Government Retiree Credit
This credit is designed to provide a benefit equivalent to the economic recovery payment to those government retirees who did not qualify for these payments. Retired federal, state or local government employees who receive pensions in 2009, based on work not covered by Social Security, are eligible to claim this credit. The credit is $250. For joint filers the credit is $500 if both spouses are retired government employees who receive pensions based on work not covered by Social Security. The credit cannot be claimed by an individual if he or she received an economic recovery payment during 2009. See Schedule M and its instructions for details.
back to the top

 

 Tax Due Dates for March 2010
 
March 1
Businesses - File information returns (Form 1099) for certain payments you made during 2009. These payments are described under February 1. There are different forms for different types of payments. Use a separate Form 1096 to summarize and transmit the forms for each type of payment. See the 2009 Instructions for Forms 1099, 1098, 5498, and W-2G for information on what payments are covered, how much the payment must be before a return is required, what form to use, and extensions of time to file.
If you file Forms 1098, 1099, or W-2G electronically (not by magnetic media), your due date for filing them with the IRS will be extended to March 31. The due date for giving the recipient these forms will still be February 1.
Payers of Gambling Winnings - File Form 1096, Annual Summary and transmittal of U.S. Information Returns, along with Copy A of all the Forms W-G2 you issued for 2009. If you file Forms W-G2 electronically (not by magnetic tape), your due date for filing them with the IRS will be extended to March 31. The due date for giving the recipient these forms remains February 1.
Employers - File Form W-3, Transmittal of Wage and Tax Statements, along with Copy A of all the Forms W-2 you issued for 2009.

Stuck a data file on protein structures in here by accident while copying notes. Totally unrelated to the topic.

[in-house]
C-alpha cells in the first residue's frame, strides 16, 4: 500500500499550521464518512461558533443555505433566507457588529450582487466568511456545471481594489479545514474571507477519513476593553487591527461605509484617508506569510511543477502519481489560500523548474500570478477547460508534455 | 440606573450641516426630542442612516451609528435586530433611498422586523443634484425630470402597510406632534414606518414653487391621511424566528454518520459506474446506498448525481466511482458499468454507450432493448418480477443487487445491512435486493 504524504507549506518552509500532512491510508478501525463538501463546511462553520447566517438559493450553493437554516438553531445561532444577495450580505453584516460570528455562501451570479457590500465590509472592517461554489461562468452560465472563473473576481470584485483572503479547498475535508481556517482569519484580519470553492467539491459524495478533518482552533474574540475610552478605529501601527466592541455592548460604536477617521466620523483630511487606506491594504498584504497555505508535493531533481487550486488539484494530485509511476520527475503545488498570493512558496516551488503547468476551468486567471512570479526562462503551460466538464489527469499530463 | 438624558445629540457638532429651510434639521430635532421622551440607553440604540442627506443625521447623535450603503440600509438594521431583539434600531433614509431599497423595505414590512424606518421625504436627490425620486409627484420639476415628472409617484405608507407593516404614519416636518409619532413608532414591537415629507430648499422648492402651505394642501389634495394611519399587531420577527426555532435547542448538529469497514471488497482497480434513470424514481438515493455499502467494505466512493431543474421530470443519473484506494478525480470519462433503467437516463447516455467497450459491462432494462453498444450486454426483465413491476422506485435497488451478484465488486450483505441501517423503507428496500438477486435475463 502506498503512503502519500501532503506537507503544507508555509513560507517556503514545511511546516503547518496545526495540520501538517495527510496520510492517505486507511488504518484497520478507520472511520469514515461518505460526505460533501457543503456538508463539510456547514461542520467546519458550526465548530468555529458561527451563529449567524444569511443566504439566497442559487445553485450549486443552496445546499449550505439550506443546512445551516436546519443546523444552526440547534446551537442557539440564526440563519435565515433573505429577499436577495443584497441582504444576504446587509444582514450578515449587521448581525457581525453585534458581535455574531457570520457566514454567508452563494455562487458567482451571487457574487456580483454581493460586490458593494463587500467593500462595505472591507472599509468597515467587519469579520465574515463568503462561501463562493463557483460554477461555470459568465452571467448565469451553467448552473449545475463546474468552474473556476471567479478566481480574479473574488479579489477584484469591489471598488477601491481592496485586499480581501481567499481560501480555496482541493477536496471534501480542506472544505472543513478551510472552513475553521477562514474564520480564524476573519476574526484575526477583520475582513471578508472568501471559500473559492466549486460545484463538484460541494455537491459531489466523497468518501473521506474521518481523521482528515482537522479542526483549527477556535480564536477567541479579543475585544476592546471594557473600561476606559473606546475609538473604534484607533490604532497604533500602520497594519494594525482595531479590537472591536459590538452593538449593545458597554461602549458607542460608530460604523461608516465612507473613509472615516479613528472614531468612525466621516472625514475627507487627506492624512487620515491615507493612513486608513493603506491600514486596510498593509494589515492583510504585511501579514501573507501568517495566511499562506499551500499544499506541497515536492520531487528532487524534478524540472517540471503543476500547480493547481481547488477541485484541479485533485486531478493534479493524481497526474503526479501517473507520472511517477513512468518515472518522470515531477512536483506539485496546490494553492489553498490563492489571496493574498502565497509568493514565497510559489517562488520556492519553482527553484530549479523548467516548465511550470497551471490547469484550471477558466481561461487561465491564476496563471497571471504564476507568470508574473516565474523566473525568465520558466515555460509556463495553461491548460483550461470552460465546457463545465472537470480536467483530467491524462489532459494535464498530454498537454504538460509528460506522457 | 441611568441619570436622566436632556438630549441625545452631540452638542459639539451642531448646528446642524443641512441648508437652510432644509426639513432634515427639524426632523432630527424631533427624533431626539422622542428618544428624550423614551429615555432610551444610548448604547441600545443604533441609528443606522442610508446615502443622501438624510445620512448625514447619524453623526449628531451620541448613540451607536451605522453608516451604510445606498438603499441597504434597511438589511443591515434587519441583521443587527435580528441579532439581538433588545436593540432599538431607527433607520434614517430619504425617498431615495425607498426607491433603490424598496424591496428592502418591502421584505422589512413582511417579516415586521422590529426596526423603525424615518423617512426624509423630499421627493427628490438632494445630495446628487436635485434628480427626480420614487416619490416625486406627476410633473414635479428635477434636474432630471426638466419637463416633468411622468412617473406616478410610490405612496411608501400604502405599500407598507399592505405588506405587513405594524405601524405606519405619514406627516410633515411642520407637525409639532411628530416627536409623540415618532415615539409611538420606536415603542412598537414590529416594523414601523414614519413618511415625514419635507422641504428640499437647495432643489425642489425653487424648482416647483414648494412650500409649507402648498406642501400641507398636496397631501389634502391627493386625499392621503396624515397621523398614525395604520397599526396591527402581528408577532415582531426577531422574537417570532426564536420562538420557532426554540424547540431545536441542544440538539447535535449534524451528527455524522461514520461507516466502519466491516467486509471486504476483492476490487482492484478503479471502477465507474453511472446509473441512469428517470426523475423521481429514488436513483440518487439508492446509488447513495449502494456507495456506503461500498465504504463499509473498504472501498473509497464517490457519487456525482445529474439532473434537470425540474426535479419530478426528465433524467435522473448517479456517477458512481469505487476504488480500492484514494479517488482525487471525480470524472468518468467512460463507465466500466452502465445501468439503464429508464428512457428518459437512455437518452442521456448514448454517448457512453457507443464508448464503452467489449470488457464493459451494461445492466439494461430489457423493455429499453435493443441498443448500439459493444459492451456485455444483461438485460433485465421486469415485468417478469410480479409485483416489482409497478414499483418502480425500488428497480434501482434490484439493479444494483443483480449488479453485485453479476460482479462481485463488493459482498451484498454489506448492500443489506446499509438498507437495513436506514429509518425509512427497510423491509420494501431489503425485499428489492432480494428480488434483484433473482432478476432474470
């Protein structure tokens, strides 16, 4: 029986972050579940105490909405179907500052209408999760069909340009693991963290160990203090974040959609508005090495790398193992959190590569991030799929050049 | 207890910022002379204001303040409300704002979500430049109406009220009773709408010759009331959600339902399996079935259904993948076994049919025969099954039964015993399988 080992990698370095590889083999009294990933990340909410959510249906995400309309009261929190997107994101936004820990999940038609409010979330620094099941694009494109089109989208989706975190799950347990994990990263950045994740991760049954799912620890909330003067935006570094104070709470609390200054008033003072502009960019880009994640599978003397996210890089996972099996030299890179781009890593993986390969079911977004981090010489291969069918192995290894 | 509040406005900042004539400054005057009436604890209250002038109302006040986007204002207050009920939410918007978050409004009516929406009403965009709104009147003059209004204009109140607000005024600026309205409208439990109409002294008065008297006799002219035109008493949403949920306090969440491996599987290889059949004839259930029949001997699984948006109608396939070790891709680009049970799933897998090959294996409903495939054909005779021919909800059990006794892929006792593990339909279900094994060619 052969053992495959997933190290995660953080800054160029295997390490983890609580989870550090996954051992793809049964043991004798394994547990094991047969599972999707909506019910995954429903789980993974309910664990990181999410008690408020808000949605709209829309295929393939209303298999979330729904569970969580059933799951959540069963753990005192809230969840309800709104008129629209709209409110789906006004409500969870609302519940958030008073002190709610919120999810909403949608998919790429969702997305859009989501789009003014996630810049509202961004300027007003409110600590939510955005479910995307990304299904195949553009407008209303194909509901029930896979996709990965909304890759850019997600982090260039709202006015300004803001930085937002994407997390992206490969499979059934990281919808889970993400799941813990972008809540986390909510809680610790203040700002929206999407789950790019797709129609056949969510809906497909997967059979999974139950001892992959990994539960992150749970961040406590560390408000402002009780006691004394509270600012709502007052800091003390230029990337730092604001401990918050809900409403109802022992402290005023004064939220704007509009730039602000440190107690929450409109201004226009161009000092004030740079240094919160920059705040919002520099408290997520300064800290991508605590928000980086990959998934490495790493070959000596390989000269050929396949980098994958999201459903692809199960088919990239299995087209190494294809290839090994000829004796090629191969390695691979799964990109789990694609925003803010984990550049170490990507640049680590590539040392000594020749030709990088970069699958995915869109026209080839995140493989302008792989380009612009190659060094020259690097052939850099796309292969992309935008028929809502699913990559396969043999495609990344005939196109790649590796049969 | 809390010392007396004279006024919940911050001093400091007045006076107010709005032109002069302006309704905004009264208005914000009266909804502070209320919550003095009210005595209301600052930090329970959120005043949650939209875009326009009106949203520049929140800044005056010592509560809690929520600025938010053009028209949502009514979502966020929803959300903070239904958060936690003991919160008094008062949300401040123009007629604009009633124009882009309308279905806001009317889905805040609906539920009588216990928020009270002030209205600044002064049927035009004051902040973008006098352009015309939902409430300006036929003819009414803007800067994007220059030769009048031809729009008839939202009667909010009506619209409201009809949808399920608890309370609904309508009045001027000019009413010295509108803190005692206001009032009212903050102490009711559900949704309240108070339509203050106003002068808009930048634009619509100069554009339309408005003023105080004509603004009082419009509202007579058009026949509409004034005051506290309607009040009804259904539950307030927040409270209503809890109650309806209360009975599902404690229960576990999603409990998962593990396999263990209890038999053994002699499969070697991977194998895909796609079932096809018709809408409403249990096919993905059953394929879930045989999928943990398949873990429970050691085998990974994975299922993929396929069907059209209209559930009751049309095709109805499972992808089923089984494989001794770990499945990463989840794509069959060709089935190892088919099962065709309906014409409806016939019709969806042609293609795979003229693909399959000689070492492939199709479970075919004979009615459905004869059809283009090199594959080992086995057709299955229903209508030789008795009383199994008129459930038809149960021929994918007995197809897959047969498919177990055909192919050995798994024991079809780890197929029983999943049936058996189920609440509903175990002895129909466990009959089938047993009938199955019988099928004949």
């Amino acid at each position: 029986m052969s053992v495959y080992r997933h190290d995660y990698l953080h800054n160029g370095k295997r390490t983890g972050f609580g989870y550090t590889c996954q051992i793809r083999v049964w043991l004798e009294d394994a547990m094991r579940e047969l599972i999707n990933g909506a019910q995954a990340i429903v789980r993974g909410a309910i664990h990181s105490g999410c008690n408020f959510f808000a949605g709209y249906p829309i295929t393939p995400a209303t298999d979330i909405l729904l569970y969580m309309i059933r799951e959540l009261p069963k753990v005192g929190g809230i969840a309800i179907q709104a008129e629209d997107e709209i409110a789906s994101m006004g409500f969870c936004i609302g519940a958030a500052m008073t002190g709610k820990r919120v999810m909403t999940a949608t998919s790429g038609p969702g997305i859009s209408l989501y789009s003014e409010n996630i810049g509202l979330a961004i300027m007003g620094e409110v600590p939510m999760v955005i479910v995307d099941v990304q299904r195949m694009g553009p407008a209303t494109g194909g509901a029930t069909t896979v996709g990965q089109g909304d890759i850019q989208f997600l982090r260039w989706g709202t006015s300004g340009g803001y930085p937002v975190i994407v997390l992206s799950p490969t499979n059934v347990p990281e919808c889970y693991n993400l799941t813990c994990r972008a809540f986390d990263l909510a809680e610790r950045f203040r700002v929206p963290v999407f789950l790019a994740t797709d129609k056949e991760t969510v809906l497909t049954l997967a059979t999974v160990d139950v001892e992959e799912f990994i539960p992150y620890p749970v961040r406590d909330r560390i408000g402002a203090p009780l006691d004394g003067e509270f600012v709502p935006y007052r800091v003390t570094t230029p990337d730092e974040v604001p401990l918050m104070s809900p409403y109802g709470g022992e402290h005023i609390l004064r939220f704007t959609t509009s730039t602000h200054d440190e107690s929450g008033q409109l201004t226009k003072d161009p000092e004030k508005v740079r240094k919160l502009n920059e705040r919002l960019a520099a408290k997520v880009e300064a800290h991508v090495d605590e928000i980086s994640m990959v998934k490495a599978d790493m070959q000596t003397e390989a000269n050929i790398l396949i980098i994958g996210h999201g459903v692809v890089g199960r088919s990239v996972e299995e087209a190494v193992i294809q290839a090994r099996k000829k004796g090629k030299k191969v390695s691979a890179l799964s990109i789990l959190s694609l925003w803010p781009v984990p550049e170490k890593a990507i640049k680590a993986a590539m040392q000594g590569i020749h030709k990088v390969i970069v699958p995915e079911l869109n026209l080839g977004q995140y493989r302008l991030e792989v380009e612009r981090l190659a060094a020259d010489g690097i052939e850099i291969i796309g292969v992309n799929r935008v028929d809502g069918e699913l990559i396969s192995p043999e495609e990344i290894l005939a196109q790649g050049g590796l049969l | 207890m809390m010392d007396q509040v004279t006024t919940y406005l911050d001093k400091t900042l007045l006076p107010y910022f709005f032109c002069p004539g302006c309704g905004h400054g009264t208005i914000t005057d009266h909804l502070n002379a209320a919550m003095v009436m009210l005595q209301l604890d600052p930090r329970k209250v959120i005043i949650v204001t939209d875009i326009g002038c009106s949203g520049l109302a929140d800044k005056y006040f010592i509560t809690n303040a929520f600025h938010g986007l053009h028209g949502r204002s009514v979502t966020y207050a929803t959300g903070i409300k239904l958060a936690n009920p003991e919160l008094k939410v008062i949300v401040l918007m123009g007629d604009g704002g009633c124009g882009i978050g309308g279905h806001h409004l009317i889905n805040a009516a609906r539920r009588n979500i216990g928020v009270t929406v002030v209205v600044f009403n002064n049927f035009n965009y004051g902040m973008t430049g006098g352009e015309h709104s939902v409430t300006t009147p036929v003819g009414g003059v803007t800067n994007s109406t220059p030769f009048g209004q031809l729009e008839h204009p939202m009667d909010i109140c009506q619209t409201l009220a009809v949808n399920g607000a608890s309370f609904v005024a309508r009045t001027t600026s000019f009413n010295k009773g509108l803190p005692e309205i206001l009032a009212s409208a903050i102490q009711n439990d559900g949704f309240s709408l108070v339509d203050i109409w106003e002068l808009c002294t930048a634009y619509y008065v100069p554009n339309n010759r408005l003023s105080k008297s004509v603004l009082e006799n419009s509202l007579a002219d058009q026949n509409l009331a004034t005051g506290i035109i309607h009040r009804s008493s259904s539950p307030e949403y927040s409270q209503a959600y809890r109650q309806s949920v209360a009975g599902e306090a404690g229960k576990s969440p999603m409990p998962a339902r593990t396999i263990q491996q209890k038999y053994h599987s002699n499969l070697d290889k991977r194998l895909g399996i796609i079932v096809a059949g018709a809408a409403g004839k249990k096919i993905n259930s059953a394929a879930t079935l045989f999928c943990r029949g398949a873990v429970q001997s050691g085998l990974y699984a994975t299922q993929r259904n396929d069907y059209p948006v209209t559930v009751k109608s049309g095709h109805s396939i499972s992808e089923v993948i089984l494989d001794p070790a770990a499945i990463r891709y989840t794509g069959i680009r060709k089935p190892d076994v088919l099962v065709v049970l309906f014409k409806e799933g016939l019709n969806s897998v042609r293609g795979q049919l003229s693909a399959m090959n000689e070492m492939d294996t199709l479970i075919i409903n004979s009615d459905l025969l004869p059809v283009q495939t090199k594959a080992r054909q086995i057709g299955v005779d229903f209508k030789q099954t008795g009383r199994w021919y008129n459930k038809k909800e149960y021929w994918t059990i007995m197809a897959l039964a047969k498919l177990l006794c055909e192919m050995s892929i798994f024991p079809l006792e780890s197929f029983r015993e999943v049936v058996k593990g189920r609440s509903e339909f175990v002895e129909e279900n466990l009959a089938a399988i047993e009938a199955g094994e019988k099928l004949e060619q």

If you file Forms W-2 electronically (not by magnetic media), your due date for filing them with the SSA will be extended to March 31. The due date for giving the recipient these forms will still be February 1.
Employers - with employees who work for tips. File Form 8027, Employer's Annual Information Return of Tip Income and Allocated Tips. Use Form 8027-T, Transmittal of Employer's Annual Information Return of Tip Income and Allocated Tips, to summarize and transmit Forms 8027 if you have more than one establishment. If you file Forms 8027 electronically (not by magnetic tape), your due date for filing them with the IRS will be extended to March 31.
Farmers and Fishermen - File your 2009 income tax return (Form 1040) and pay any tax due. However, you have until April 15 to file if you paid your 2009 estimated tax by January 15, 2010.
March 10
Employees who work for tips - If you received $20 or more in tips during February, report them to your employer. You can use Form 4070.
March 15
Employers - Nonpayroll withholding. If the monthly deposit rule applies, deposit the tax for payments in February.
Employers - Social security, Medicare, and withheld income tax. If the monthly deposit rule applies, deposit the tax for payments in February.
Corporations - File a 2009 calendar year income tax return (Form 1120 or 1120-A) and pay any tax due. If you want an automatic 6-month extension of time to file the return, file Form 7004 and deposit what you estimate you owe.
S Corporations - File a 2009 calendar year income tax return (Form 1120S) and pay any tax due. Provide each shareholder with a copy of Schedule K-1 (Form 1120S), Shareholder's Share of Income, Credits, Deductions, etc., or a substitute Schedule K-1. If you want an automatic 6-month extension of time to file the return, file Form 7004 and deposit what you estimate you owe.
Electing large partnerships - Provide each partner with a copy of Schedule K-1 (Form 1065-B), Partner's Share of Income (Loss) From an Electing Large Partnership. This due date is effective for the first March 15 following the close of the partnership's tax year. The due date of March 15 applies even if the partnership requests an extension of time to file the Form 1065-B by filing Form 8736 or Form 8800.
S Corporation Election - File Form 2553, Election by a Small Business Corporation, to choose to be treated as an S corporation beginning with calendar year 2010. If Form 2553 is filed late, S treatment will begin with calendar year 2010.
March 31
For information about filing Forms 1098, 1099, or W-2G electronically, see Publication 1220, Specifications for Filing Forms 1098, 1099, 5498 and W-2G Magnetically or Electronically.